Emirates Golf Club will be dressed in pink for the third round of the Omega Dubai Ladies Masters on Friday 12th December and everybody coming to the tournament is encouraged to wear pink to support Breast Cancer Arabia.

The Challenge Match with Anna Nordqvist, Shanshan Feng, Laura Davies, Pornanong Phatlum, Maha Haddioui and Sophie Gustafson at Emirates Golf Club on Monday evening opened the season-ending Ladies European Tour event, when the star players used pink bags to help show their support of the charity.

Team spirit and camaraderie was the flavour of the evening as Dame Laura Davies and Maha Haddioui combined well to win the Challenge Match at the nine-hole par-3 course.

The duo returned a two-under 25 to warm up ahead of the main competition which begins on Wednesday. The all-Swedish team of Anna Nordqvist will join Sophie Gustafson and the pairing of Shanshan Feng (China) and Pornanong Phatlum (Thailand) finished joint second, one shot behind.

The Davies-Haddioui team rattled off three birdies in a row from the fourth to take control of the proceeding. They bogeyed the last, but it only tended to narrow the margin of their victory.

“I have always liked watching Laura Davies. It was pretty exciting playing with her in a greensomes format,” said an elated Maha. “I think this was the third time I have played with her. She is just an amazing player and I have always looked up to her,” she added.

 

In 2006, the World Cancer Congress mandated that breast cancer should become a healthcare priority in Arab countries. In spite of this, in many countries, very little is still being offered in the way of medically produced and backed, current and correct breast cancer awareness.

‘Knowledge is power’, as we all know. However, where that knowledge comes from and how it is delivered, has a huge effect on how it is received and acted upon.

Across the Middle East there needs to be ongoing, sustainable breast cancer awareness programmes – awareness should not be limited to one month during the year. What is currently on offer is very basic awareness – simply stating ‘early detection is the best protection’ is only a very small part of awareness. People need to know more about the disease, diagnosis, treatments, etc., so that:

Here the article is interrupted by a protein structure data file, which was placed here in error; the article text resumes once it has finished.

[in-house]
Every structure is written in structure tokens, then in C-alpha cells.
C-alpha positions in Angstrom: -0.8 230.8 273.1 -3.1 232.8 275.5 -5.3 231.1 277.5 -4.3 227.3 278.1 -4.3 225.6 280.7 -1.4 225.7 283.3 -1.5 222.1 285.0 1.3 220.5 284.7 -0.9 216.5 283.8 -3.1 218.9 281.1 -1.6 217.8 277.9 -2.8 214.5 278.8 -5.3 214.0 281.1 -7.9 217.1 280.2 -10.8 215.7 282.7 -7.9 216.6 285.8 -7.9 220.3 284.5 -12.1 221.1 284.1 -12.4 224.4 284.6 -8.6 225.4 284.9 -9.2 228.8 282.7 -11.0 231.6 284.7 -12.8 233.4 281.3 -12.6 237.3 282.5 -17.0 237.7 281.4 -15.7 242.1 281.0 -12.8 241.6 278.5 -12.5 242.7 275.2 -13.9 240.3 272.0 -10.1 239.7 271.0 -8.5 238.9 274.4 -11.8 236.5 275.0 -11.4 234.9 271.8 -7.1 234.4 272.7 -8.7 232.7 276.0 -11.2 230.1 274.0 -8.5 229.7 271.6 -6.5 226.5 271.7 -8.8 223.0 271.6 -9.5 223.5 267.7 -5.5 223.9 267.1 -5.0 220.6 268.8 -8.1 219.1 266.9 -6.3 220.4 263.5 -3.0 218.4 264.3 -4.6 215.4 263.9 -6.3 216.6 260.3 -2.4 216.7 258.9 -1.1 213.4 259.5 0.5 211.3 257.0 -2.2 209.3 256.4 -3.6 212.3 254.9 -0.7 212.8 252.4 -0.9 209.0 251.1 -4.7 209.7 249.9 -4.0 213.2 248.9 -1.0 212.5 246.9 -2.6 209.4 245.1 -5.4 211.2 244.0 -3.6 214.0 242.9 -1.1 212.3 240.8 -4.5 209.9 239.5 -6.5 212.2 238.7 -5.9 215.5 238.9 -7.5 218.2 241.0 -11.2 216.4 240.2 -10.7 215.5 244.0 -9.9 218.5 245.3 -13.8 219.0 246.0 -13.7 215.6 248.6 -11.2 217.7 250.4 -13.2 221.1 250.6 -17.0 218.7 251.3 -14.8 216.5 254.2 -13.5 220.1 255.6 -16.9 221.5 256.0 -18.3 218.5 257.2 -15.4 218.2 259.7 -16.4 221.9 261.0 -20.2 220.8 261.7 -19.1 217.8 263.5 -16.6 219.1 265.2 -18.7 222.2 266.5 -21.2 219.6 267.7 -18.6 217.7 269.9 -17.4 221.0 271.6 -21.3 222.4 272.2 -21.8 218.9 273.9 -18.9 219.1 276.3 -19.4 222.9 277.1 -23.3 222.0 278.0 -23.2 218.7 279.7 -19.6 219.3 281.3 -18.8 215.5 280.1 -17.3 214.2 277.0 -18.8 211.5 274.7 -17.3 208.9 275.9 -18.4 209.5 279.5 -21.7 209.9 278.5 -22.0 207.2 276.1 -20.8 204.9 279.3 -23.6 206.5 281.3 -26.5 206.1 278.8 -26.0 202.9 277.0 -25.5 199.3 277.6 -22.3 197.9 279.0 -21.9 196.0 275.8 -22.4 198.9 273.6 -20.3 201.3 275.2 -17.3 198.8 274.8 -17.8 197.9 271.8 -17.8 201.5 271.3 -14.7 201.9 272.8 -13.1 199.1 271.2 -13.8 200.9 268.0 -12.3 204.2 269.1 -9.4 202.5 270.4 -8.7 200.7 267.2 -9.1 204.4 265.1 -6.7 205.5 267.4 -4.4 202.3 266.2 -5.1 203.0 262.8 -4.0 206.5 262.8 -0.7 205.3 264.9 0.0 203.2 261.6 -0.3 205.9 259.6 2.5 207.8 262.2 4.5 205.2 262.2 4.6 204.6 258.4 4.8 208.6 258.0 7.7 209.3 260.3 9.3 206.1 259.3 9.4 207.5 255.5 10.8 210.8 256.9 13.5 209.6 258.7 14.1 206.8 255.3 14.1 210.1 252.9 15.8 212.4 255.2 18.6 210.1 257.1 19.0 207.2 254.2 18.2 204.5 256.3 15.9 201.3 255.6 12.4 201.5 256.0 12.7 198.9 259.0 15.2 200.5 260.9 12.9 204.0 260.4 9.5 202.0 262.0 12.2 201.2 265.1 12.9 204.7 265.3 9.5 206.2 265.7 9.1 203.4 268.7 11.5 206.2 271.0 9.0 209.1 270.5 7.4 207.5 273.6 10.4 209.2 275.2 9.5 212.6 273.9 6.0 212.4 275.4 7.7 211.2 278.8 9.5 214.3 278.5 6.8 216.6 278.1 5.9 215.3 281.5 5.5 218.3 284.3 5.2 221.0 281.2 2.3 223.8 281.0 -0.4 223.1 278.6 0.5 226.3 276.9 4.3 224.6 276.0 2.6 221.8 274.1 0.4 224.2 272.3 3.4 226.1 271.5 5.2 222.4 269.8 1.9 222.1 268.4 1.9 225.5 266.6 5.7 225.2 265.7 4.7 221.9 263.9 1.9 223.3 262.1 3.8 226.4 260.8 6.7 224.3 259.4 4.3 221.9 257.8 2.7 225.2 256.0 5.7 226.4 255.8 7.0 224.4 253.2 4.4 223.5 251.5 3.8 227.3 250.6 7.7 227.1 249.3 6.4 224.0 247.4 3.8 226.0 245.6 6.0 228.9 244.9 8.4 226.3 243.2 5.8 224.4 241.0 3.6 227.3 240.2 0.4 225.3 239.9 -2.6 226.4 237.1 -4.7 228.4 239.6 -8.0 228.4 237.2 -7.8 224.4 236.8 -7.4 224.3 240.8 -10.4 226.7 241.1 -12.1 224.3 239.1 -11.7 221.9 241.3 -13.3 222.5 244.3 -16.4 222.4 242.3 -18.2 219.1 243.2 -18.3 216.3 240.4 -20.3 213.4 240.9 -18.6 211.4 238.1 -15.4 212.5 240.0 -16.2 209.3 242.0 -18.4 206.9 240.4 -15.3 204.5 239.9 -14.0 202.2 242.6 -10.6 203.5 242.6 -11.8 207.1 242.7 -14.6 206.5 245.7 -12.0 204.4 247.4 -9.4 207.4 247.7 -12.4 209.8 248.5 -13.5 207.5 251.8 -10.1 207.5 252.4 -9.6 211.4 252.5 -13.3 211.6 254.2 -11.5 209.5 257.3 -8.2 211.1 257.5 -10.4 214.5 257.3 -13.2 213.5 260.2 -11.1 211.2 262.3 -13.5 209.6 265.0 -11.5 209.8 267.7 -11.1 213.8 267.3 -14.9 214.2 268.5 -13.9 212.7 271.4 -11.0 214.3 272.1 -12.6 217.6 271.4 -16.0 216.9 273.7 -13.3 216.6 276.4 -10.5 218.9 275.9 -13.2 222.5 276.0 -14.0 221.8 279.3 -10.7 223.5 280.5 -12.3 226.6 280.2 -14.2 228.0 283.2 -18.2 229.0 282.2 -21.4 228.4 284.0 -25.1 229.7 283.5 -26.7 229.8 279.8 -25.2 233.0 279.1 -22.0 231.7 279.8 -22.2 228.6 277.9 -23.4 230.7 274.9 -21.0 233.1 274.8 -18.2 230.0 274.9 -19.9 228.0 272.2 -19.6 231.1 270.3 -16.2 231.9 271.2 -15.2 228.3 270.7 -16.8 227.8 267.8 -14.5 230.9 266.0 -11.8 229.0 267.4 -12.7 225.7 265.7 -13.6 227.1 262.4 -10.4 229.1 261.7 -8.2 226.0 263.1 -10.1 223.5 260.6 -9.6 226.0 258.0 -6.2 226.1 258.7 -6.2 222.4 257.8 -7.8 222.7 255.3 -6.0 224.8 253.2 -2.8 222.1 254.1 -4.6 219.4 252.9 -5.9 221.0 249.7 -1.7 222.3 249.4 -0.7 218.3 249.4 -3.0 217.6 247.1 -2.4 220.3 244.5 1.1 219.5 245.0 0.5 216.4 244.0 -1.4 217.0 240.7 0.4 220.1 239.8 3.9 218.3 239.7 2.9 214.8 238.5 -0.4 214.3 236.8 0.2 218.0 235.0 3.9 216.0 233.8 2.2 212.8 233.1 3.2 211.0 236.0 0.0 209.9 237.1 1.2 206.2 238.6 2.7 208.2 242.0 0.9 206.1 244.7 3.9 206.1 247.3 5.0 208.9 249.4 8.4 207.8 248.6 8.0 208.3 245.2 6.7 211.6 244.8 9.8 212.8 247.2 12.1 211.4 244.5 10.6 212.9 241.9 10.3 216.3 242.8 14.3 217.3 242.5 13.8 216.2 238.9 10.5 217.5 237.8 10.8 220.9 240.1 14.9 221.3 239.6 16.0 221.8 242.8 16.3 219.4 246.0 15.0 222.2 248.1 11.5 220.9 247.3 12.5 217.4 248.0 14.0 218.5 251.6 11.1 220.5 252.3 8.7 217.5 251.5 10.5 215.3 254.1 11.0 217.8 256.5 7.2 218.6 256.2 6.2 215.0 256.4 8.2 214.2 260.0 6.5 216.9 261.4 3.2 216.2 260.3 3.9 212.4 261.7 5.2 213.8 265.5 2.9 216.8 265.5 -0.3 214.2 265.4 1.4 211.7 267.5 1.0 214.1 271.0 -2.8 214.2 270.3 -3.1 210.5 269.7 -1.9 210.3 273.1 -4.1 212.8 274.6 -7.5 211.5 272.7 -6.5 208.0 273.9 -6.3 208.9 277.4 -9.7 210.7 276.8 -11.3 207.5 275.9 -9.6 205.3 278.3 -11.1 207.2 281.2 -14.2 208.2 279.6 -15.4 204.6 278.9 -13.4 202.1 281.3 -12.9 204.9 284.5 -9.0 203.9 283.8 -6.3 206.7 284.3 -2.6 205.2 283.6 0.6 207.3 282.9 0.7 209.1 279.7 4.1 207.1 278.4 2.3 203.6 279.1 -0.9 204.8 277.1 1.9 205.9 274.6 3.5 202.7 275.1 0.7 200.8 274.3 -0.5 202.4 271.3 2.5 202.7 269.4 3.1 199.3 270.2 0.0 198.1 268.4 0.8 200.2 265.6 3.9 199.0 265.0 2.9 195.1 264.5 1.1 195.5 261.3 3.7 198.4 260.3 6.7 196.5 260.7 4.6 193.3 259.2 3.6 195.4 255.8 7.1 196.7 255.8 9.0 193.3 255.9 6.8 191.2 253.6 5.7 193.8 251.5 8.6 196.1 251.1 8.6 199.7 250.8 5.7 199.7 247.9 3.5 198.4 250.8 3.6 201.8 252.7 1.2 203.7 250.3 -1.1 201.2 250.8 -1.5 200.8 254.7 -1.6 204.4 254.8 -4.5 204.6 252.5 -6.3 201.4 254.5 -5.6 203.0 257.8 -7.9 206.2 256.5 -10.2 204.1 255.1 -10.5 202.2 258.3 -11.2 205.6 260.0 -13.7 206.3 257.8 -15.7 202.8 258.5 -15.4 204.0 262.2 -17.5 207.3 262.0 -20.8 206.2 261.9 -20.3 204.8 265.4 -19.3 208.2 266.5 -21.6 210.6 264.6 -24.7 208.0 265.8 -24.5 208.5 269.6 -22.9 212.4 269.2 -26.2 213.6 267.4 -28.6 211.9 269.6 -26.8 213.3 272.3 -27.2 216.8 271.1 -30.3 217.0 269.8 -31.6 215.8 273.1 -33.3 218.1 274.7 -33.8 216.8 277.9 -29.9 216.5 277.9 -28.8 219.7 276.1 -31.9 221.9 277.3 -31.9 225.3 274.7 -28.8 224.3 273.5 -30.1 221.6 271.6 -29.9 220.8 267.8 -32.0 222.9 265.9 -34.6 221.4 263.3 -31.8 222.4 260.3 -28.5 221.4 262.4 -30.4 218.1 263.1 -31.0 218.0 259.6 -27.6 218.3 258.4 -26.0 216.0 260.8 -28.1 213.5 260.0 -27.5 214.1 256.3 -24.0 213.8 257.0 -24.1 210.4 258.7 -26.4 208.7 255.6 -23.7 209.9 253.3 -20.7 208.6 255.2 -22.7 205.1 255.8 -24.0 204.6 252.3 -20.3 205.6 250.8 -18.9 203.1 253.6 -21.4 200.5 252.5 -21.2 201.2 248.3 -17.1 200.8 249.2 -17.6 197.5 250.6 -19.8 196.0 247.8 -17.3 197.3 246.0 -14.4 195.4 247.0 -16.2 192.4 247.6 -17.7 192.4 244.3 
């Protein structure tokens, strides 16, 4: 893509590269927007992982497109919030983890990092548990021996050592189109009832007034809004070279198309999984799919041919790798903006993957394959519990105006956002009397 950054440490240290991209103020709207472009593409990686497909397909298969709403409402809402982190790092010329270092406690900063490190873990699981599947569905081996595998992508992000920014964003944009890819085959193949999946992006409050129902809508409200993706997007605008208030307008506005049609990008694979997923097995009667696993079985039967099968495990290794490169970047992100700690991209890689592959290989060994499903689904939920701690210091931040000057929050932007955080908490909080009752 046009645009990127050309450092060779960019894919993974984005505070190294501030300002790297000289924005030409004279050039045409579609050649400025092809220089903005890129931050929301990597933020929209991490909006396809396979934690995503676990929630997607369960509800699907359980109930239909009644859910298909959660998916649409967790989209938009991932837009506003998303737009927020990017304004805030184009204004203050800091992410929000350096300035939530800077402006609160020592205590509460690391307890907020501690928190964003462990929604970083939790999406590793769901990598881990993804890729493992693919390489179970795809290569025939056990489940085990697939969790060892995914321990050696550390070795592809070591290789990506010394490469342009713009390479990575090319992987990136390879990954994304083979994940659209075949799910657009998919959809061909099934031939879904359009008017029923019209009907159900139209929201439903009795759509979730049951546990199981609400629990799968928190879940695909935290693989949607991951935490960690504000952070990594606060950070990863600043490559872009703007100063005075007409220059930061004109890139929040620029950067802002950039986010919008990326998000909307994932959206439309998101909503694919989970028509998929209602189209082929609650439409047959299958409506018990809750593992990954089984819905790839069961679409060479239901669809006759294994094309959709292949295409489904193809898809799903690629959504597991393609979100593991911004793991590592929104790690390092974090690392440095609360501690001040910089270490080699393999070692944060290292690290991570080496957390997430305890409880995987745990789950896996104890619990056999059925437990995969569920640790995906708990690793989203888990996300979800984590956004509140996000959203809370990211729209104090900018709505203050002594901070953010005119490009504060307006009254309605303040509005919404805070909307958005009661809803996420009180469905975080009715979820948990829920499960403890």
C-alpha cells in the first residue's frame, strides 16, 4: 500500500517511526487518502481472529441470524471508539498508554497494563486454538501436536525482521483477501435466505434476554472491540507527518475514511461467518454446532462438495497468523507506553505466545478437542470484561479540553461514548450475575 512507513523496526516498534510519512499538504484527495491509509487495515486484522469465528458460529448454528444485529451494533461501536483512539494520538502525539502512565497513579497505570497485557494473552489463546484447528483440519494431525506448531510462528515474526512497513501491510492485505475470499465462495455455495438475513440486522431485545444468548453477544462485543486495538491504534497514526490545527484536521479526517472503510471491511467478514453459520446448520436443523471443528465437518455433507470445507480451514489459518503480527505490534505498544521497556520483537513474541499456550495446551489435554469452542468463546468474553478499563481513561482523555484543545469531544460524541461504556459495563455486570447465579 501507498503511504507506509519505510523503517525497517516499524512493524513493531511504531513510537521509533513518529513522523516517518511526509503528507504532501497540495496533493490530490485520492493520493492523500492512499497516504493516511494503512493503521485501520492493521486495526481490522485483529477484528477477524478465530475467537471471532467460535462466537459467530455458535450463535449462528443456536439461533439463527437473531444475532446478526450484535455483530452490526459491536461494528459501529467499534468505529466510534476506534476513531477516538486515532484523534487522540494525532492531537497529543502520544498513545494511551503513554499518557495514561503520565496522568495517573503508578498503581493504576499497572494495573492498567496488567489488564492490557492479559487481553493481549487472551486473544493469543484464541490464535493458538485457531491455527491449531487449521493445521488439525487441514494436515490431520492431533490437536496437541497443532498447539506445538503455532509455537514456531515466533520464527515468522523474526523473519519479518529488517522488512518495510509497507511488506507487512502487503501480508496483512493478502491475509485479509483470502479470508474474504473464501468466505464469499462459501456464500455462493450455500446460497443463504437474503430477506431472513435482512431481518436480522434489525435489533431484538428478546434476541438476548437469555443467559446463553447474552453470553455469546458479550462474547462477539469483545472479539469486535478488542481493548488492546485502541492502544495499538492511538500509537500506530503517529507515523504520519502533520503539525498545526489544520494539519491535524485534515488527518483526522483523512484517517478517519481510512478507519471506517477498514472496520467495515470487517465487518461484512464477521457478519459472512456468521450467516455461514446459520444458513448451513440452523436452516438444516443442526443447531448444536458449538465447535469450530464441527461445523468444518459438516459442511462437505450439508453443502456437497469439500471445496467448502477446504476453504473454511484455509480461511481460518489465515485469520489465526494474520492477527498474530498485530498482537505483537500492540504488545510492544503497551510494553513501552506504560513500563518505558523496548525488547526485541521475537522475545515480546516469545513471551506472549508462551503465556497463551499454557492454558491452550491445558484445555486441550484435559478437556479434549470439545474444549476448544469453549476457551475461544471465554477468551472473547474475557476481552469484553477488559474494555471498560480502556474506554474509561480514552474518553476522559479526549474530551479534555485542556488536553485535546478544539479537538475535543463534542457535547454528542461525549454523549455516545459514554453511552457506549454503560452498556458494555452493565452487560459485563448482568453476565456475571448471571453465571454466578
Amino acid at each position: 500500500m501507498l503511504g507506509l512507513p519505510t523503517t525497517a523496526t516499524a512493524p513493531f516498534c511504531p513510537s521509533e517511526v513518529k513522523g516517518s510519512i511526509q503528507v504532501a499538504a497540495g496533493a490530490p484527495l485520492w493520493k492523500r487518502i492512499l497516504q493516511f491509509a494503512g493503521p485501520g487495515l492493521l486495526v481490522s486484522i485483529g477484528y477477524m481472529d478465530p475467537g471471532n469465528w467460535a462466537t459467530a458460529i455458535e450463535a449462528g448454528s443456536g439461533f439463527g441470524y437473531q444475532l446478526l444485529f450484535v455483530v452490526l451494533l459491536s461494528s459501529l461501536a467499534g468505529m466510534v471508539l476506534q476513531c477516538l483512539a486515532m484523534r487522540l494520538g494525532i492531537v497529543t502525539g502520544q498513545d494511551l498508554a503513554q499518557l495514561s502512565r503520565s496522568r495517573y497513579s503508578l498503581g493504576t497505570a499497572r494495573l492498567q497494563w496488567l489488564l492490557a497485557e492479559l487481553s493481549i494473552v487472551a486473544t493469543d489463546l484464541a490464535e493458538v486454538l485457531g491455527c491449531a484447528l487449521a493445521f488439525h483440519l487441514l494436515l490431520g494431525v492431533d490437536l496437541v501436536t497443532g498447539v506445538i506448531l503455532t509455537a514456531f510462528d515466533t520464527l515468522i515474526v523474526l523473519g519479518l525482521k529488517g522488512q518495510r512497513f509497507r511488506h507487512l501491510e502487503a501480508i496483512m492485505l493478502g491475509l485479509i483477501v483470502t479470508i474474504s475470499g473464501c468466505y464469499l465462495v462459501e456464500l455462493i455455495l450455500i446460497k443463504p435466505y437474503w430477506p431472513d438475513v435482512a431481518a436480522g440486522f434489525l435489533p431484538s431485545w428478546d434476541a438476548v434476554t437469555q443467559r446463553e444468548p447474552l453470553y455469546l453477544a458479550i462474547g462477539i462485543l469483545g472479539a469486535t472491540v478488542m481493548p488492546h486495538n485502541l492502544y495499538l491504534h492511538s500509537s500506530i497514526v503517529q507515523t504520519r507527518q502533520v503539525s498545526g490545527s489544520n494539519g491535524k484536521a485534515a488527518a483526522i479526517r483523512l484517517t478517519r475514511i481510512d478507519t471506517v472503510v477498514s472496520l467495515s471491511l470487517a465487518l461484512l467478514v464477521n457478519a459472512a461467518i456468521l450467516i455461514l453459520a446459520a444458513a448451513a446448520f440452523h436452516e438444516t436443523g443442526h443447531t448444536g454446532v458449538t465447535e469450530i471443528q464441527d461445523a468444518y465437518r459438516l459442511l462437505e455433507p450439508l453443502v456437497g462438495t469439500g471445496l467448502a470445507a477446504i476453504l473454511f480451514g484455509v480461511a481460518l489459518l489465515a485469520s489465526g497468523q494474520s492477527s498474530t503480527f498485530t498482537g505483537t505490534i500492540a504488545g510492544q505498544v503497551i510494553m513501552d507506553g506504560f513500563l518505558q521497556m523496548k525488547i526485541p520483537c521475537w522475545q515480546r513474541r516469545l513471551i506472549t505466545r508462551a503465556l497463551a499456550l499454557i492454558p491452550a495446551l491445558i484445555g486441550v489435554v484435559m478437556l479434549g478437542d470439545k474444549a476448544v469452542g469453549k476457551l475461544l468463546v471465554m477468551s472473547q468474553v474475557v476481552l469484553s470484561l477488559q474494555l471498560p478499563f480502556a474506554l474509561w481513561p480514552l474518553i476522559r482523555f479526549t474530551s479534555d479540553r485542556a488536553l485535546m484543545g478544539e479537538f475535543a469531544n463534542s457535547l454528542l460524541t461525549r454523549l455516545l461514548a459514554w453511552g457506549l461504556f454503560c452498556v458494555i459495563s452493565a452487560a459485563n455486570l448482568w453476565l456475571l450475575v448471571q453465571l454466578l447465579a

1. myths and fear about the disease can be dispelled
  2. the subject can be raised more easily within communities
  3. more women will be able to make better informed decisions about their health and treatment plans

There are still large numbers of women receiving the wrong investigations, surgery and treatments simply because they are not being offered the right type of awareness and information. Many are still being offered and are having very expensive and invasive operations in order to make a breast cancer diagnosis – these operations are sometimes quite unnecessary in order to make an actual diagnosis, and what is actually needed is many of these situations is a non-invasive and relatively inexpensive investigation. How many women are being subjected to operations that they don’t really need all because they are not being made totally aware.

Breast cancer awareness needs to be promoted across the Middle East to improve treatment and care of the disease. Awareness needs to be more than making people aware of awareness events – information has to be available at these events which currently isn’t happening.

Mortality rate – According to the UAE Cancer registry, breast cancer is the most common cancer in the UAE. It is the second leading cause of death in women, accounting for 28 per cent of all female deaths in the UAE. The disease has a notably high incidence and a mortality rate of 44 per cent due to late diagnosis.” – Source: Gulf News – September 2010. However, these figures could be misleading as some women (with the financial means to do so), would have had their cancers diagnosed and operated on outside of the UAE and therefore no information would have been recorded.